AUGUSTA — An investment research firm has downgraded Maine’s $5.3 billion NextGen college savings plan.

Chicago-based Morningstar cited regulatory issues for its decision to downgrade it two notches from, “above average” to “below average” in its annual 529 educational savings plan ratings report, according to Reuters.

The plan is operated by Merrill Lynch and administered by the Finance Authority of Maine.

In January, the Financial Industry Regulatory Authority fined Merrill Lynch $500,000 for a lack of proper supervision over how its representatives sold the plan. FINRA found that advisers failed to discuss with investors who were sold the NextGen plan tax benefits that were available, which Merrill Lynch has worked to correct. Morningstar also found that the NextGen plan’s fees are higher than the average adviser-sold plan.

Hundreds of Mainers enter the plan via free, $500 grants given to newborns by the Harold Alfond Foundation.

State Treasurer Bruce Poliquin and Finance Authority of Maine CEO Beth Bordowitz both downplayed the rating change, saying it’s unclear how Morningstar devises its ratings.

Chelsea groups meet this week

CHELSEA — Several town groups will meet this week, including the Budget Review Committee at 6:30 p.m. Wednesday and the Board of Assessors at 6:30 p.m. Thursday.

The Road Advisory Committee will meet at 8:30 a.m. Saturday. All meetings will be at the Town Office.

Tour and talk to examine downtown Augusta

AUGUSTA — A downtown walking tour and “visioning session” will take place Wednesday to draw ideas for the downtown’s future.

Augusta Downtown Alliance President Larry Fleury said the event is to gather input from stakeholders for a blueprint and vision for downtown.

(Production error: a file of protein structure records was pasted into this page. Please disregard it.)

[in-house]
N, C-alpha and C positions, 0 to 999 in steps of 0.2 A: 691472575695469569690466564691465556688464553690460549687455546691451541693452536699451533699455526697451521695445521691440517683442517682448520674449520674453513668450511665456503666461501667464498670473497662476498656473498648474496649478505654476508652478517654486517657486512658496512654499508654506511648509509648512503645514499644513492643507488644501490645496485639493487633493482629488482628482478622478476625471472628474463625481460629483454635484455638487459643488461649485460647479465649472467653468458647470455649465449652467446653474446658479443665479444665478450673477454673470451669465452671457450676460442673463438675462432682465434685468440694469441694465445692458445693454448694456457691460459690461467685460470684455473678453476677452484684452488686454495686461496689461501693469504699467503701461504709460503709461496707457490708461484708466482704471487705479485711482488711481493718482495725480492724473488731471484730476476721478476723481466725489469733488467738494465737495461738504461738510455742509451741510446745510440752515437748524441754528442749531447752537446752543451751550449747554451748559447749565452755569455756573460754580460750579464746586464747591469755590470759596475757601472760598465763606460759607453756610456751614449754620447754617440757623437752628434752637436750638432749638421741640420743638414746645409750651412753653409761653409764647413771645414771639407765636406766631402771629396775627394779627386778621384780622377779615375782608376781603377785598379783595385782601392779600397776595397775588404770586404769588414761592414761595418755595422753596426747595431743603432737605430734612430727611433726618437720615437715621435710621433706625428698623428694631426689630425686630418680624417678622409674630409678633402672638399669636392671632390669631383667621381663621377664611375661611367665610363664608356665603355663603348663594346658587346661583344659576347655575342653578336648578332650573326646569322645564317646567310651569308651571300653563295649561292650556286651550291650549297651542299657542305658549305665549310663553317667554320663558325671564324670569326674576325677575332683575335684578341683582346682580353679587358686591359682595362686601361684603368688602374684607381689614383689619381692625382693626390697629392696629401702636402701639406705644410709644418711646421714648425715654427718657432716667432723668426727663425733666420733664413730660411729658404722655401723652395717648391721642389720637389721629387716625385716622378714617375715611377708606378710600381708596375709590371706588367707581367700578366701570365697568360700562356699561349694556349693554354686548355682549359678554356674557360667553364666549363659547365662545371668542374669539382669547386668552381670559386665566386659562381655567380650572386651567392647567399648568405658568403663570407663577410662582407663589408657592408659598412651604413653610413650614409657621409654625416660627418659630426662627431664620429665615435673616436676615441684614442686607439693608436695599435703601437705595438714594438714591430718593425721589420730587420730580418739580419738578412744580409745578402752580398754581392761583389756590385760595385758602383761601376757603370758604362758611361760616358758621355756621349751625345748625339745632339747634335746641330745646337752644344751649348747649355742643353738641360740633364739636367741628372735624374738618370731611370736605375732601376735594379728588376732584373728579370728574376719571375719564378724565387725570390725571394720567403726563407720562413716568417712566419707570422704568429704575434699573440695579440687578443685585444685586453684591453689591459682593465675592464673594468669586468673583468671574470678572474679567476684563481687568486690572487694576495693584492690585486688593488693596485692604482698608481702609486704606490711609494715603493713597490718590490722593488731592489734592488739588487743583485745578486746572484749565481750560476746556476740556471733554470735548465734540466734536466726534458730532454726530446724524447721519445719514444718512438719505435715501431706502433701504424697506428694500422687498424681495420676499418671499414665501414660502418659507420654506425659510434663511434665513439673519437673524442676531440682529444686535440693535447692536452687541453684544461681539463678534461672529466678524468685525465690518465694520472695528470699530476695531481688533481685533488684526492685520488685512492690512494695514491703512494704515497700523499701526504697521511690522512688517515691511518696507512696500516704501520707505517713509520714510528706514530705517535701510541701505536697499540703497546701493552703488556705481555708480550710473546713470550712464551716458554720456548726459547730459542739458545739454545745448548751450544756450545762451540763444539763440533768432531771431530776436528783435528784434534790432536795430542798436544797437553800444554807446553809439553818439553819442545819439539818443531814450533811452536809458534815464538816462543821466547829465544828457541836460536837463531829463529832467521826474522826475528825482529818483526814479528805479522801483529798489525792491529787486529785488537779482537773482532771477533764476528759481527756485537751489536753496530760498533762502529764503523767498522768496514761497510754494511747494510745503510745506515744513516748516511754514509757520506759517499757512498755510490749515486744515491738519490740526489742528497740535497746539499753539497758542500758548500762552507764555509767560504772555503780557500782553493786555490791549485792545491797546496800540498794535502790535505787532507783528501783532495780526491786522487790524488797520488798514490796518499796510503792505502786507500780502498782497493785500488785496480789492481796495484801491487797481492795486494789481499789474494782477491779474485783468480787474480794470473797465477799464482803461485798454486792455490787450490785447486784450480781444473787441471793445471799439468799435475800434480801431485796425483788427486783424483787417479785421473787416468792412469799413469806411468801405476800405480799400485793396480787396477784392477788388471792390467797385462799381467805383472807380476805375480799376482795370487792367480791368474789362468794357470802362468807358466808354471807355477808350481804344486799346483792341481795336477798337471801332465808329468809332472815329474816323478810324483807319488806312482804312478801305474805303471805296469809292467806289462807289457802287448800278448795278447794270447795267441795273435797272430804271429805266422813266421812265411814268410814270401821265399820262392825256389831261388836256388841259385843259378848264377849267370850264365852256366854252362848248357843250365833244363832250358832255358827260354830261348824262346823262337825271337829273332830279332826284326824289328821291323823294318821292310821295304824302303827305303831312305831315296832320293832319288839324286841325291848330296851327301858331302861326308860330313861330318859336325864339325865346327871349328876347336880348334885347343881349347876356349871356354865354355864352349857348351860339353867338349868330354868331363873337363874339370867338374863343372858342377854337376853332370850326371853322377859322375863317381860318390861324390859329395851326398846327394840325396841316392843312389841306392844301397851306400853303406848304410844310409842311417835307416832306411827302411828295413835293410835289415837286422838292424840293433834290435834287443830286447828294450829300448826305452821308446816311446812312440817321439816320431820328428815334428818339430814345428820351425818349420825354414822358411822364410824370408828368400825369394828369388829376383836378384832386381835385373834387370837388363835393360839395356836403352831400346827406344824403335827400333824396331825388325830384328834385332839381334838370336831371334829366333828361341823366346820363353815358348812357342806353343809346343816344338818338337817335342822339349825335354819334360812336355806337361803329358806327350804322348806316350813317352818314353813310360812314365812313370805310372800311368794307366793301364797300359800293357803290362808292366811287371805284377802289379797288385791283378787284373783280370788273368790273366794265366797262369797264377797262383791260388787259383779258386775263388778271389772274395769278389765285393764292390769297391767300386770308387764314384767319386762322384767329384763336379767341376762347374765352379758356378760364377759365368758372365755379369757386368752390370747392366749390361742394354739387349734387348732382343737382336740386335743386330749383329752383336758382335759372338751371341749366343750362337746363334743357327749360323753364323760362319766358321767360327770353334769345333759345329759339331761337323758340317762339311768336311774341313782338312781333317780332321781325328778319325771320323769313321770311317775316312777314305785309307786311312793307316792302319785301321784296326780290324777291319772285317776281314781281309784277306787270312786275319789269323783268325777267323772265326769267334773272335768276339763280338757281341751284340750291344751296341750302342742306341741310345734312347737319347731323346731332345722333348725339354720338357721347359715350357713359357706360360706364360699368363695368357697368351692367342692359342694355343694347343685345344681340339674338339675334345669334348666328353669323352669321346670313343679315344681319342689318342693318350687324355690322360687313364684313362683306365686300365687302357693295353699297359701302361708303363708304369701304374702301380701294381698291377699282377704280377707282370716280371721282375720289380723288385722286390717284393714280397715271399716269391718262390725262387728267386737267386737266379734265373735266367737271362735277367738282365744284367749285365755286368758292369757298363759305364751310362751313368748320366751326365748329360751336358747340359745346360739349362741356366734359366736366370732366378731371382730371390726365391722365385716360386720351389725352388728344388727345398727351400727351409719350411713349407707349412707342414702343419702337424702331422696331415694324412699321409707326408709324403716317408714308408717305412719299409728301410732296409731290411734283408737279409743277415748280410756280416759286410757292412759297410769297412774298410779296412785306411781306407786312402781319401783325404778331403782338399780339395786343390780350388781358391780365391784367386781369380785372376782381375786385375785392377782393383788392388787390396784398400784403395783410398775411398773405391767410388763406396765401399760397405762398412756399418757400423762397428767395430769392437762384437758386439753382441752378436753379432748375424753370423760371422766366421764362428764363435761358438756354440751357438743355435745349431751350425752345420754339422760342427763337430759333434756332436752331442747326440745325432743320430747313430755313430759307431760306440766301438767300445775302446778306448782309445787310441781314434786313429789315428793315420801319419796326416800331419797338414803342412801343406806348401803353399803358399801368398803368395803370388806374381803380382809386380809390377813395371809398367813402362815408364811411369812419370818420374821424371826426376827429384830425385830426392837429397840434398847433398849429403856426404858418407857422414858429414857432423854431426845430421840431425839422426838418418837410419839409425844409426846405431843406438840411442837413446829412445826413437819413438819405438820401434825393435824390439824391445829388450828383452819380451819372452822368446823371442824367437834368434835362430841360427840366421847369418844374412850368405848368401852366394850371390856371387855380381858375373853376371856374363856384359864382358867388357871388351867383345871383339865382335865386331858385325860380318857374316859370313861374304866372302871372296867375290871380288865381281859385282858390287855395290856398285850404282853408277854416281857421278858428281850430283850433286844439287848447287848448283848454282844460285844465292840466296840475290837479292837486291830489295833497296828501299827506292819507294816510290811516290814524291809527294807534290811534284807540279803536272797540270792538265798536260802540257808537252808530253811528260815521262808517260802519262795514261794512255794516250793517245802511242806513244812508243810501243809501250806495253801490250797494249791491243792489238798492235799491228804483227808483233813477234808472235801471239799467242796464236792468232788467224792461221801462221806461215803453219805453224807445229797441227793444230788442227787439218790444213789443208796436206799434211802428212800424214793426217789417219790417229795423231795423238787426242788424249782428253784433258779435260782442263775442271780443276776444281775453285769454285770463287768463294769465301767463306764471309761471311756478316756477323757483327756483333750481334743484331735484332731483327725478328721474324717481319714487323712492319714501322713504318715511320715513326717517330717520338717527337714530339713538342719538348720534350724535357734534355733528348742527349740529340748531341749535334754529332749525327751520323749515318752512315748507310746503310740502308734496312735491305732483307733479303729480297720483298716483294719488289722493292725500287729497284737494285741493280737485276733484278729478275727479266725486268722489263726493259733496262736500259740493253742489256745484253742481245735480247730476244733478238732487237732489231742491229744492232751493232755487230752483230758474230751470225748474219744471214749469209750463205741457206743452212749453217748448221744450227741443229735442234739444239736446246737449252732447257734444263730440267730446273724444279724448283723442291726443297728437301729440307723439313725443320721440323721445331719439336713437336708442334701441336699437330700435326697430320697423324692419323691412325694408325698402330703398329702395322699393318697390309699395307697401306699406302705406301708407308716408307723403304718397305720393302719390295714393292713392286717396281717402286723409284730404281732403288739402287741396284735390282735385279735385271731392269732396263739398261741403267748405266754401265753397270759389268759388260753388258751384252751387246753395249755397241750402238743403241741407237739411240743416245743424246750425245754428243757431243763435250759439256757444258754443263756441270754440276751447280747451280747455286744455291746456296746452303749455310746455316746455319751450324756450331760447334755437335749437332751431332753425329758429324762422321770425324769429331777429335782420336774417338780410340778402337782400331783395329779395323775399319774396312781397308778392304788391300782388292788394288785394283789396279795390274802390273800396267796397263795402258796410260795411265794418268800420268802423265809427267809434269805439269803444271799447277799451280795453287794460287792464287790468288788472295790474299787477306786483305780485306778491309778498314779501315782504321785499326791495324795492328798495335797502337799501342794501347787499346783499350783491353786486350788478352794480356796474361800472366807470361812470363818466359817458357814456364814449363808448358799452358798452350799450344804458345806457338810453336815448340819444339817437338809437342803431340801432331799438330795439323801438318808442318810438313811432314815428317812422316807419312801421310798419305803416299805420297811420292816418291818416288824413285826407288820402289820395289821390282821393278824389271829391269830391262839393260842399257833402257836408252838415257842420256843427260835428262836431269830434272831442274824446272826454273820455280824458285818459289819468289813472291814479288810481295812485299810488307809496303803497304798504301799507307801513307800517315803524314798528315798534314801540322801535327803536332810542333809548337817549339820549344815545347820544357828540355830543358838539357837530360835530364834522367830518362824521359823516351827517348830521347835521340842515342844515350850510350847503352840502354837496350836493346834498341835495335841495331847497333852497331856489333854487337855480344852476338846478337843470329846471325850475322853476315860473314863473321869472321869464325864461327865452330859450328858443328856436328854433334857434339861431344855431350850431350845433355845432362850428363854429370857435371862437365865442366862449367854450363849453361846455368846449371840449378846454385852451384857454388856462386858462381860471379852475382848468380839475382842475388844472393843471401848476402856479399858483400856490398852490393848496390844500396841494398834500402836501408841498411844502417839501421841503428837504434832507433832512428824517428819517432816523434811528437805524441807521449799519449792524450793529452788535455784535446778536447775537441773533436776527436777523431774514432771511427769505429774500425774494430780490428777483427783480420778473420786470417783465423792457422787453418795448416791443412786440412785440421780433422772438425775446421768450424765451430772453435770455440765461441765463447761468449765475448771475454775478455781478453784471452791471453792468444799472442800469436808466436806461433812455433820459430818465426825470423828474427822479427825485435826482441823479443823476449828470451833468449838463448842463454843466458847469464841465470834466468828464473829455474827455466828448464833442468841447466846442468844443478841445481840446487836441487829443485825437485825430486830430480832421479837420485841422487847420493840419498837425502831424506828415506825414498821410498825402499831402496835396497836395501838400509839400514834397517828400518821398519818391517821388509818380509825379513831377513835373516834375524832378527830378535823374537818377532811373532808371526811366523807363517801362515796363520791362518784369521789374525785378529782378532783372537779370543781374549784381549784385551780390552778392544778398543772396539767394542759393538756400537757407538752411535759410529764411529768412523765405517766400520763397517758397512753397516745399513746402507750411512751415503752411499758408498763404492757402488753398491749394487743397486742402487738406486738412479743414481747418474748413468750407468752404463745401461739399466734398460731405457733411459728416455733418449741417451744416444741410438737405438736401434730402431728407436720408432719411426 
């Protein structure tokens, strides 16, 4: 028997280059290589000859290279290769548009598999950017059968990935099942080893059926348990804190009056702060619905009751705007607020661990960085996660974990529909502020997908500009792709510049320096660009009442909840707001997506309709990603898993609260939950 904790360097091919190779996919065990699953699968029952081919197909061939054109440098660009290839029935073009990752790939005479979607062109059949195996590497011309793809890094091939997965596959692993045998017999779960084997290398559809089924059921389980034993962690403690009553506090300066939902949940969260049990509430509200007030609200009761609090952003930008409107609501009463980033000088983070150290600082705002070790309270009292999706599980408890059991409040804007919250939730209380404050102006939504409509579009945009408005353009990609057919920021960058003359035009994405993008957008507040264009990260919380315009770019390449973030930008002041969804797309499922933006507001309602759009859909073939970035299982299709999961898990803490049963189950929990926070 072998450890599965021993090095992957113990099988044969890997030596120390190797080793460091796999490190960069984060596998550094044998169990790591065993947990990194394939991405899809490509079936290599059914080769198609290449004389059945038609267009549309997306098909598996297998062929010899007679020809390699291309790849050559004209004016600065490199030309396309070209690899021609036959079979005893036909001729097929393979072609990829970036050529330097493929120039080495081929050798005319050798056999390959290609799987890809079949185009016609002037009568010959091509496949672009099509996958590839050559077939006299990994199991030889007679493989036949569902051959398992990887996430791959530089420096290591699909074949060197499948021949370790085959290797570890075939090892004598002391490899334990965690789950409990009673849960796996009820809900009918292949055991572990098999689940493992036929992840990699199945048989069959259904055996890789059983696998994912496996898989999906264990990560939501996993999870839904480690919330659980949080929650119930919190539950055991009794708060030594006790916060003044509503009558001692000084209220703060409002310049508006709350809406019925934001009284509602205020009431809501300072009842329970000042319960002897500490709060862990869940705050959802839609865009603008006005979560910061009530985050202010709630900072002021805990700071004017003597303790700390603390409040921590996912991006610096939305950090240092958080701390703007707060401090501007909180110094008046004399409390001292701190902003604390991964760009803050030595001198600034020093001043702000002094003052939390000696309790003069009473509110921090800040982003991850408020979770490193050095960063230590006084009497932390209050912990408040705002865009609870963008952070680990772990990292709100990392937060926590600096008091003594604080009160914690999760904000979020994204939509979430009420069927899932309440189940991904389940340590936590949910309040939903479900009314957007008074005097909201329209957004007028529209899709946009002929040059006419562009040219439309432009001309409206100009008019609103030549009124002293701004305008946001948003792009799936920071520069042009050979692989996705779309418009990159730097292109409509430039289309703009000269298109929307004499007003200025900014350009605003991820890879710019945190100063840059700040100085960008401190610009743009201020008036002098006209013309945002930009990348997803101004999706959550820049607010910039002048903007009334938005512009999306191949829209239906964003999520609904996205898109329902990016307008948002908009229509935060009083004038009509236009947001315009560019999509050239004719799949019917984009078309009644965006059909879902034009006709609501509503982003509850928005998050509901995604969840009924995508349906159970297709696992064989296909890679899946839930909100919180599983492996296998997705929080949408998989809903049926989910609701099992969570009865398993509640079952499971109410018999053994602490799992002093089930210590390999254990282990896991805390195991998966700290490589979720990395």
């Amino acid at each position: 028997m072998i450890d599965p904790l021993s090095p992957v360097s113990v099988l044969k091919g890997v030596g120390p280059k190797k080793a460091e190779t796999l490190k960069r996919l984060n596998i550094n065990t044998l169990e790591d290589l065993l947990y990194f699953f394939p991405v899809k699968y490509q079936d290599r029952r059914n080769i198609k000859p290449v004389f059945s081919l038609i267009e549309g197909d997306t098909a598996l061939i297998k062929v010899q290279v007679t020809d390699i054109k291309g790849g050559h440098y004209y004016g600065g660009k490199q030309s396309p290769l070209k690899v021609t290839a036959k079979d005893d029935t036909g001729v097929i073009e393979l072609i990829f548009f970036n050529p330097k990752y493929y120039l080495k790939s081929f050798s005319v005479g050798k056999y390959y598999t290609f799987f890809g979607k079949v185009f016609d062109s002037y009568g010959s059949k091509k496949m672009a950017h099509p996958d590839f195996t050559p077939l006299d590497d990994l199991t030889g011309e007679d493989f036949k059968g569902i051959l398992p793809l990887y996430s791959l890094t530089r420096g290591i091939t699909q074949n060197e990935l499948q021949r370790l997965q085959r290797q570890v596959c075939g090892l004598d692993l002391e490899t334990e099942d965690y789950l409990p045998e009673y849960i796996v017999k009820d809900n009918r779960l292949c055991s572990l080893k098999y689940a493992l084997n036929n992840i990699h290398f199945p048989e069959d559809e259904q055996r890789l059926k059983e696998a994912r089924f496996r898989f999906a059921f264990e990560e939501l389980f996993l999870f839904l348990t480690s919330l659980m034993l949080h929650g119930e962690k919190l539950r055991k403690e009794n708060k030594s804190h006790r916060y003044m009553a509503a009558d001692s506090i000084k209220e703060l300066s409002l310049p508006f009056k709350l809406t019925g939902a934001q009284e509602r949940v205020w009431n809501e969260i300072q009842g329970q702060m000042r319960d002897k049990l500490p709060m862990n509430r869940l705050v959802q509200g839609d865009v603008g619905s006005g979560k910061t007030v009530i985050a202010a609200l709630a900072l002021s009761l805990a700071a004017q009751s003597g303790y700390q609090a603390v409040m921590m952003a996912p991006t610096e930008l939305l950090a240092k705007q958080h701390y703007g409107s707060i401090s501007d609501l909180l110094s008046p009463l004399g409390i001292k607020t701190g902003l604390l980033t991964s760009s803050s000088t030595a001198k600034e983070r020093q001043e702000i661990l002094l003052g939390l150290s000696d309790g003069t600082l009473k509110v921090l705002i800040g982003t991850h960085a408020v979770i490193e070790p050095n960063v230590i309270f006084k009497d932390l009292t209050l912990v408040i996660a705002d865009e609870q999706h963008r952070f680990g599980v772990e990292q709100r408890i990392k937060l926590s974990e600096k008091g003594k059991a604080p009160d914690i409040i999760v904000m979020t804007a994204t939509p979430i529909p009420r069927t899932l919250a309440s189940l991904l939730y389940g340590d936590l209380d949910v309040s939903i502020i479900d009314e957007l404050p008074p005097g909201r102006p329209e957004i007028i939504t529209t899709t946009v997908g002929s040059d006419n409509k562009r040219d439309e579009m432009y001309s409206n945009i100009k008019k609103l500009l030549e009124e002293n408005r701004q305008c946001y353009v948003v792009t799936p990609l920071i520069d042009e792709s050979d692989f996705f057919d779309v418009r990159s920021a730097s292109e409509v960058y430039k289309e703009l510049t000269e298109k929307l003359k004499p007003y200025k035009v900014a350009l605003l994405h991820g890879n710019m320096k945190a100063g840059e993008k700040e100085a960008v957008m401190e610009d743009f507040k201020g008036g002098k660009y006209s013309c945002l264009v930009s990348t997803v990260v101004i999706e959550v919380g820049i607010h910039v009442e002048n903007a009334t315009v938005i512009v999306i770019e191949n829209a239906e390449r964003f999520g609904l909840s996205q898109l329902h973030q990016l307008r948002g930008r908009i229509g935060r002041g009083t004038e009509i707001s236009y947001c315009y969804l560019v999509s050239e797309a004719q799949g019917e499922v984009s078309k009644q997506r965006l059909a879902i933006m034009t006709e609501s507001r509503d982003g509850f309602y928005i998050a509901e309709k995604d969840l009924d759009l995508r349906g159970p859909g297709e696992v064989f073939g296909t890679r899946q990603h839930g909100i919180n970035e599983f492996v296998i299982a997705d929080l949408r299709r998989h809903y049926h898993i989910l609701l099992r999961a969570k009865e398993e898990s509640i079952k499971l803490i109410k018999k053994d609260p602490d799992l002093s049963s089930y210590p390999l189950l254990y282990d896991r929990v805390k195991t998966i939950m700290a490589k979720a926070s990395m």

The free event will start at 3 p.m. at the bus depot in Market Square on Water Street, with a walking tour of downtown.

During the tour, Roxanne Elfin of the Maine Downtown Center will discuss what other downtowns have done to overcome obstacles and use their assets. Local historian Phyllis vonHerrlich will give an overview of major properties and the downtown’s history.

Participants then will gather at the Downtown Diner for refreshments and a discussion with city officials about revitalizing downtown.

If it rains, the entire session will be held at the Downtown Diner, on Water Street.

Gardiner city worker receives award

GARDINER — Arthur Robinson, chief operator of waste water for the city of Gardiner, recently received the Founders Award from the Joint Environmental Training Coordinating Committee.

The committee gives this award each year to “an individual who has long-term service in a Maine waste water system, meritorious service during a significant event, accepted additional responsibility that resulted in a benefit to the community and has been involved in the community away from the job.”

City Manager Scott Morelli said Robinson is certainly very deserving of this award and it speaks volumes about his competence as the city’s chief operator. “Our city has exceptional personnel and I am pleased to see Art honored for excellence in his profession,” Morelli said.

Robinson has been employed at the waste water treatment facility since 2004.

Vassalboro Planning Board to look at four items

VASSALBORO — Two subdivision amendments and two business proposals are on the agenda for today’s Planning Board meeting.

The Planning Board meets at 7 p.m. in the Town Office.


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